While the Western Cape’s dominant export markets remain the EU and SADC, we are penetrating non-traditional markets such as the Commonwealth of Independent States, other Asia, the ASEAN bloc and BRIC economies on an increasing scale.
Speaker, the labour force participation rate in the Western Cape is significantly higher than the South African average. Close to seven out of ten working age adults are active in the provincial narrow labour force, compared with just over five nationally.
Labour force participation amongst 15 to 24 year olds is 18% points higher in the province than in South Africa.
Formal employment is substantially more common in the Western Cape than is the case nationally and accounts for 76% of all jobs.
In addition, whereas nationally, discouraged workseekers constitute 12% of the expanded labour force, in the Western Cape this category constitutes a mere 1%.
Speaker, narrow unemployment in South Africa has been growing rapidly. The number of unemployed is at 4.5 million.
In the Western Cape, narrow unemployment has increased by more than 150 000 to 546 000 during the first quarter of 2012.
This is a challenge that the DA-led Western Cape Government is well aware of.
In collaboration with a variety of stakeholders from businesses, NGOs, academia and others we are putting the majority of our strategic resources behind this.
As far as institutional and policy development is concerned, a major development in 2012 has been the launching of the Economic Development Partnership (EDP).
The EDP is not a government agency but a cross-sector partnership, incorporated as a non-profit company, aimed at collaboration amongst diverse organisations to address the problems of persistent poverty, inequality and unemployment. The guiding principle is to lead, coordinate and drive the Western Cape economic delivery system to higher levels of inclusive growth.
The goal of job-creating growth has been incorporated in Future Cape, a strategy development process aimed at scoping a shared long-term economic vision and plan with Western Cape leaders from all sectors, seeking buy-in towards achieving common goals with measurable objectives.
Together, we can drive unemployment down.
Speaker, according to the Statistics South Africa (StatsSA) 2011 mid-year population estimates, there are 5.29 million people living in the Western Cape.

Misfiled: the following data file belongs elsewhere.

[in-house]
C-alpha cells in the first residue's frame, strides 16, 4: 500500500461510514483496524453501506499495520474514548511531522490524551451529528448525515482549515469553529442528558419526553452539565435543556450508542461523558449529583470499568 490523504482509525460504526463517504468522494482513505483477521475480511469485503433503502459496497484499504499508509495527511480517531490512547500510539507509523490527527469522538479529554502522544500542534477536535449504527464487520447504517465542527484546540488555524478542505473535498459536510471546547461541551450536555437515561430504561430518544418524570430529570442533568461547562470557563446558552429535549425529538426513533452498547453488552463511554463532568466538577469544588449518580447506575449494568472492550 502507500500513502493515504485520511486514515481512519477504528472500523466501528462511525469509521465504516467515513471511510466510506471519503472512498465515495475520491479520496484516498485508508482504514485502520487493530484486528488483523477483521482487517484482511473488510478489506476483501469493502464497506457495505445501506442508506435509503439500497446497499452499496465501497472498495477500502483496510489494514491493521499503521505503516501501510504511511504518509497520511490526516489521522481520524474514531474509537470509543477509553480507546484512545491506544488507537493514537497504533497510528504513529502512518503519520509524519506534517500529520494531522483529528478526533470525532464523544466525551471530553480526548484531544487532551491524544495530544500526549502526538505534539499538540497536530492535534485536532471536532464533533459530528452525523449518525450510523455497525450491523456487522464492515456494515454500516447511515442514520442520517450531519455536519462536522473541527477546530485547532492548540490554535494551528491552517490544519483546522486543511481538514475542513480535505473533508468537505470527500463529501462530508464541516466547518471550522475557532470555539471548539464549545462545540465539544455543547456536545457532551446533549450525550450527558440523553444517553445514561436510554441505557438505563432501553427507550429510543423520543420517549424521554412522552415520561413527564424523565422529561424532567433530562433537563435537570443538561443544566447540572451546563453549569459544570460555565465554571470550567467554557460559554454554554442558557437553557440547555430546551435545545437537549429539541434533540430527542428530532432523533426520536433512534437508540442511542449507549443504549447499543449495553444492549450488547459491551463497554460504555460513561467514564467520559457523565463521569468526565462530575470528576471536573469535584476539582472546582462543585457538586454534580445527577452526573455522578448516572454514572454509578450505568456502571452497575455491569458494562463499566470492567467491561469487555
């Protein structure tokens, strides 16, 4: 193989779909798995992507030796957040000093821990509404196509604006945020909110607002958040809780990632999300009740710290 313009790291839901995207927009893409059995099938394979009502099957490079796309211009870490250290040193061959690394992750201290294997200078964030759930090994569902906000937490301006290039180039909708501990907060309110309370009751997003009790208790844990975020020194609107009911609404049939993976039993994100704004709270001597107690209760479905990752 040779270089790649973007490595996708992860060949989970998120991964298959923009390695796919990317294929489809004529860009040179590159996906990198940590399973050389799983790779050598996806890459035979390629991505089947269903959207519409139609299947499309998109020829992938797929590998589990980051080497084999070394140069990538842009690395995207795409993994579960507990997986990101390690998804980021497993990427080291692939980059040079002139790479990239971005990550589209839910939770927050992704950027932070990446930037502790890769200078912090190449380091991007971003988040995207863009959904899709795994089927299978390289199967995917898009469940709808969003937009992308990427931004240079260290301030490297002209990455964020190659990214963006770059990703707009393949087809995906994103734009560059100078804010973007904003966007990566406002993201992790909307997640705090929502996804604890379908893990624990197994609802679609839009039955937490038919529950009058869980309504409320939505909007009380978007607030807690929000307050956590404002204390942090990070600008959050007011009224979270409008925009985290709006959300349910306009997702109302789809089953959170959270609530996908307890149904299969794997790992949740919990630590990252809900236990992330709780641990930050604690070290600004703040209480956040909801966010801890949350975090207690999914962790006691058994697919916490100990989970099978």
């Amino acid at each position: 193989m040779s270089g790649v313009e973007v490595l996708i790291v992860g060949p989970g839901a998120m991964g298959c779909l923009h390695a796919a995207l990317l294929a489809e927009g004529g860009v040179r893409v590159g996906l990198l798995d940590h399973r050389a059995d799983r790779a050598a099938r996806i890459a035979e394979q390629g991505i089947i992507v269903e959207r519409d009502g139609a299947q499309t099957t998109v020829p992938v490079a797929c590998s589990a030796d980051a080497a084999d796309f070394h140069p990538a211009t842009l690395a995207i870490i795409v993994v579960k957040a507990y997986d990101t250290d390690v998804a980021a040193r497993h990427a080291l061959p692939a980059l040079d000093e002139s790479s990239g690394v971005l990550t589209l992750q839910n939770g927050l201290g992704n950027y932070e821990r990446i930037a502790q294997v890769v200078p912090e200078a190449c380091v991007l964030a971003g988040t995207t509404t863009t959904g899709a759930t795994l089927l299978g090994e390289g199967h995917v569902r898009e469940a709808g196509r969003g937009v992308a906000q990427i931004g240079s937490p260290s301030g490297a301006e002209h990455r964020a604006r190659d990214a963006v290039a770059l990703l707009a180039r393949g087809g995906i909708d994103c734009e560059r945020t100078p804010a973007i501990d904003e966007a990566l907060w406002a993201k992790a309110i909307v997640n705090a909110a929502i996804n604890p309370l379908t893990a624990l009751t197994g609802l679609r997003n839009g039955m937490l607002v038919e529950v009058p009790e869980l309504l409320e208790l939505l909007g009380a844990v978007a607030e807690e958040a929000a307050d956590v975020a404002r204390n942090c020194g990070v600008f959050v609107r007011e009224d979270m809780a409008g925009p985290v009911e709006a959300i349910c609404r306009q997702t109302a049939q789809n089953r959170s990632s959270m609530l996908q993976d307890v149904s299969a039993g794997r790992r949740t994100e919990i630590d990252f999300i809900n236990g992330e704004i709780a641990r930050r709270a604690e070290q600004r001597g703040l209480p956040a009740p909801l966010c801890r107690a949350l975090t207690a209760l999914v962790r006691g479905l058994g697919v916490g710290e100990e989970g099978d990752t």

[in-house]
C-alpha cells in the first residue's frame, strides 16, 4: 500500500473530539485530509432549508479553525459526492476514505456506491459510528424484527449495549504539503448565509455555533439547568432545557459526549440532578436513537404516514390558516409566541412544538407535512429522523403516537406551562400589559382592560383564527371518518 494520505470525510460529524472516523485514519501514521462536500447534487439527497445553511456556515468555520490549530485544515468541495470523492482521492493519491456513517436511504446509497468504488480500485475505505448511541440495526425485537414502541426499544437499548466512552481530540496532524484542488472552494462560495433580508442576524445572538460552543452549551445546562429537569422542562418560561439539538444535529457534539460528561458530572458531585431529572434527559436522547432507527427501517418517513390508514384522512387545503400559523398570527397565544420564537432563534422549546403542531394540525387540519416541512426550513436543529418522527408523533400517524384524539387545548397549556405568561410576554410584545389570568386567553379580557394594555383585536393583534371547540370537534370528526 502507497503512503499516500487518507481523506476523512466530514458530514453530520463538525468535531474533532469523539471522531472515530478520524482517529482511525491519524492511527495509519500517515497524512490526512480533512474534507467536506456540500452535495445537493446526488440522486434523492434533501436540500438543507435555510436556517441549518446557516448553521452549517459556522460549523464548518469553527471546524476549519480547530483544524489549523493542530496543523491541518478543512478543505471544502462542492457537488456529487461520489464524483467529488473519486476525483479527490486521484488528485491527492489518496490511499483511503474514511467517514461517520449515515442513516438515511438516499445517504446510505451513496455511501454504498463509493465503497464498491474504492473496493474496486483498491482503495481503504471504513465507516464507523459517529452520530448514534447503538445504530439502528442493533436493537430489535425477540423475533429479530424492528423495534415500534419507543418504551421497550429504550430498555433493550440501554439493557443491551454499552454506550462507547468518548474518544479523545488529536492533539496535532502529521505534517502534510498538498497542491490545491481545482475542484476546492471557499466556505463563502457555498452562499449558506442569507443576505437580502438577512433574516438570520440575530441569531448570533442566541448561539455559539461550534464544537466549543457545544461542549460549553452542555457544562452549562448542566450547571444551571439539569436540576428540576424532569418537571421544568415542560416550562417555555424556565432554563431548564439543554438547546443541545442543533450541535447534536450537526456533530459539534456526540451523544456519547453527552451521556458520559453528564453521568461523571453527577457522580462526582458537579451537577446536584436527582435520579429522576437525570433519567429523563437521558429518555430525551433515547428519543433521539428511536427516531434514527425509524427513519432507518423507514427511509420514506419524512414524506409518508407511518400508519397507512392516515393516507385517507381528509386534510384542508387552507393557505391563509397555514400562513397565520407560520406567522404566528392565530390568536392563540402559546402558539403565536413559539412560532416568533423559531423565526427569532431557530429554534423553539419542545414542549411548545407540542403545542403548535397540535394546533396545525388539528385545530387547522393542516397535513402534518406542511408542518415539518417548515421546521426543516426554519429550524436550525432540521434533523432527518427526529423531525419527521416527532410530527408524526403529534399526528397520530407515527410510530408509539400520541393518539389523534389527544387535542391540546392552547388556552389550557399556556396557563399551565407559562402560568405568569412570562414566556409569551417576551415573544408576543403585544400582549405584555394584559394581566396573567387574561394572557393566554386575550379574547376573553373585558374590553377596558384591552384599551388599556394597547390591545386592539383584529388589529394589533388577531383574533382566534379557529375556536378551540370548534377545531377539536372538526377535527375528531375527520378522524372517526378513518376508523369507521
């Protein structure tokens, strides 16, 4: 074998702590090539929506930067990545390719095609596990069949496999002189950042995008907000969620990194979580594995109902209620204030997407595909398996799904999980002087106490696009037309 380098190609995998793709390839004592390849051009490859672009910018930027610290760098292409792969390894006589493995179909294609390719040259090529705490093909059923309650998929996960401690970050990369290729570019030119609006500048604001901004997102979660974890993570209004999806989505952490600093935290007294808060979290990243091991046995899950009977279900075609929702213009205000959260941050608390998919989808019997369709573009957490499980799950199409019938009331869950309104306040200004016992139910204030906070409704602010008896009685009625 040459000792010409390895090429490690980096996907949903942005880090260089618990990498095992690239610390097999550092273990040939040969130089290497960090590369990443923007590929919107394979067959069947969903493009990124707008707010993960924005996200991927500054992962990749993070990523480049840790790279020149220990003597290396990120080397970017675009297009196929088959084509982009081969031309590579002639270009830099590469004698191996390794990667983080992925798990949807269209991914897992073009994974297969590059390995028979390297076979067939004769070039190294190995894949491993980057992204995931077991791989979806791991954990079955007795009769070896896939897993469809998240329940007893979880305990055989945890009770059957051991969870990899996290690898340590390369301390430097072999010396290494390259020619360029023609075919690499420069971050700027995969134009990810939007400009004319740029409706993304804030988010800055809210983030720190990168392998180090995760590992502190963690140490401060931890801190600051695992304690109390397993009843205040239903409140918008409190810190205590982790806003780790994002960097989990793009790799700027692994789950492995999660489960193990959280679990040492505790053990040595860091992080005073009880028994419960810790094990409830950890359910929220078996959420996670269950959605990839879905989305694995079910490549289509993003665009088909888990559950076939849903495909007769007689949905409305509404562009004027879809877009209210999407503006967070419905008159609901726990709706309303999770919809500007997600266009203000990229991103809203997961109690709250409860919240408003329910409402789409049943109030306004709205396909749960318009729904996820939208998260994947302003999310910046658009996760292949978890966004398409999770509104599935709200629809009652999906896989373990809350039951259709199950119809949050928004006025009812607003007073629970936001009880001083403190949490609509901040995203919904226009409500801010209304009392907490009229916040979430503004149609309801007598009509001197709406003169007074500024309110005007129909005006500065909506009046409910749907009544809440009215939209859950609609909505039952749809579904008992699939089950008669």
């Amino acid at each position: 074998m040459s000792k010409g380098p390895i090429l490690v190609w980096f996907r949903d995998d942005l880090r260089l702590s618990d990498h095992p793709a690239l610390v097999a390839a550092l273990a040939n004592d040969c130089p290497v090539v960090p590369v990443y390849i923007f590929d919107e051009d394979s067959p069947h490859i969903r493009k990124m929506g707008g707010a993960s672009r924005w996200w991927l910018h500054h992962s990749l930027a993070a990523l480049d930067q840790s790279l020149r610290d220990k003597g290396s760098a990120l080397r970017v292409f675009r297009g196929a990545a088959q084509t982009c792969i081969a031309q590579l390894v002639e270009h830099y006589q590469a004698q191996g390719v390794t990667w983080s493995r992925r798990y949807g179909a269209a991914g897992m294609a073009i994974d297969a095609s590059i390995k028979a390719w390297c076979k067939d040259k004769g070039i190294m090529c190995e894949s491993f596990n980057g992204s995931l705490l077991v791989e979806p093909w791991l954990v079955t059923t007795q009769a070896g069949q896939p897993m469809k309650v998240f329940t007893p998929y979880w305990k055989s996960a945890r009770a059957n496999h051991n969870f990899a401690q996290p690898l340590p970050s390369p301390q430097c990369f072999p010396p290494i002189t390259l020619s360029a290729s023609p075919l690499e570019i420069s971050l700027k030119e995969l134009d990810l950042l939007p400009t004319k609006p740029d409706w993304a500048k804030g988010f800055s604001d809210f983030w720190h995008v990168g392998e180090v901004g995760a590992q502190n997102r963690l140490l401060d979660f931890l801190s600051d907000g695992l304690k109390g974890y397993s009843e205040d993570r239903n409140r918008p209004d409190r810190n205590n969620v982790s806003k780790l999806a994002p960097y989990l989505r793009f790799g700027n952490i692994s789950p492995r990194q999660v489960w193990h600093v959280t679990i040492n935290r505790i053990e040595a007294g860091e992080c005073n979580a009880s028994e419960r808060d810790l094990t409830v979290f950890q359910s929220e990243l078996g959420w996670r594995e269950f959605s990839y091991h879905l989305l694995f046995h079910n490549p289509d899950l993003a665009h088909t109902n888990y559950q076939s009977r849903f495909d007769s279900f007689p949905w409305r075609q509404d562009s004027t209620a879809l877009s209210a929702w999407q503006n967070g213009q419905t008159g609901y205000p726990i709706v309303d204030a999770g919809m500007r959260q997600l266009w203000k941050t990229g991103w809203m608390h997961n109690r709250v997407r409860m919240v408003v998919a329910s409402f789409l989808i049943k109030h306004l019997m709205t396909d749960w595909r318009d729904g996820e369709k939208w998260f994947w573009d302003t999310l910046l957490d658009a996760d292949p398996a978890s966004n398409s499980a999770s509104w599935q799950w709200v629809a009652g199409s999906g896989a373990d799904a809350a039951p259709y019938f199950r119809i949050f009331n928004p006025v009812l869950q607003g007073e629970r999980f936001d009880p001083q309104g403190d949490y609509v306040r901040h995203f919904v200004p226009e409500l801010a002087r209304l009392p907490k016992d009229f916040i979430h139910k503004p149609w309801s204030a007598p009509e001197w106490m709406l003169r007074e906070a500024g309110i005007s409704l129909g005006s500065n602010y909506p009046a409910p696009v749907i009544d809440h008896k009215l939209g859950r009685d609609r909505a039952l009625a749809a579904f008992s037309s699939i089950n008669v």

At a conservative estimate, 206 493 people migrated to the Western Cape between 2006 and 2011, of which 104 215 were from the Eastern Cape and 48 951 were from Gauteng.
The flow from the Eastern Cape to the Western Cape is one of the largest migration streams in the country.
It is no wonder that the rest of South Africans wants to move to the Western Cape because compared to the rest of the country, generally, socio-economic conditions for those residents in our province are more favourable.
The average income per person of the Western Cape is R42 155, slightly more than that of Gauteng and far ahead of the national average of just below R25 000.
Income inequality is lower in the Western Cape than in Gauteng, with the Gini Coefficient for the Western Cape at a high 0.63, below Gauteng’s 0.67 and South Africa’s 0.68.
Economic activity has developed to higher levels in the Western Cape than in most other provinces, and service delivery is better in a number of fields.
Indeed, largely due to the efforts of the DA government in the City of Cape Town and in the Western Cape Government, over 84% of households now have access to basic services, including water, sanitation, refuse removal and electricity.
We are particularly proud of our service delivery achievements in the education sphere; the Western Cape offers the best quality education in South Africa, by far.
This can be deduced best from provincial performance against the national norm in a large number of educational assessments, both national and international. The Western Cape’s performance lies between 1.5 and 2 standard deviations above the South African average, and well above that of any other province in every single one of these tests.
Speaker, due to the growth in unemployment nationally in the last number of years, a negative effect on the general welfare of Western Cape society has been experienced.
Added to that, there is the fact that the Western Cape experiences perhaps more acutely than most other provinces, particular types of social ills, such as interpersonal violence, abuse of women and children, and abuse of alcohol and drugs.
Speaker, while a growing economy can do much to improve the living standards of the population, some of these problems require more direct efforts.
Such efforts are continuing, but it appears that success is far more difficult to achieve in these fields than is often acknowledged.
Speaker, the 2012 PERO is an honest assessment of where we are as a government.
It shows that while we have made some inroads towards creating a province that delivers opportunity for all, we still have some way to go.
Heritage Day is also the day on which we recognise the role that we all have to play in order to make Nelson Mandela’s dream of a Rainbow Nation a reality. We believe that we can make our province better, together.
This document will not only be presented for debate and then be put away to gather dust, it will form the basis of the 2013 Medium-Term Budget Policy Statement and the 2013 Annual Budget.
Speaker, I hereby table the 2012 Provincial Economic Review and Outlook for deliberation by this House.
I thank you.
View the Provincial Economic Review and Outlook 2012 document.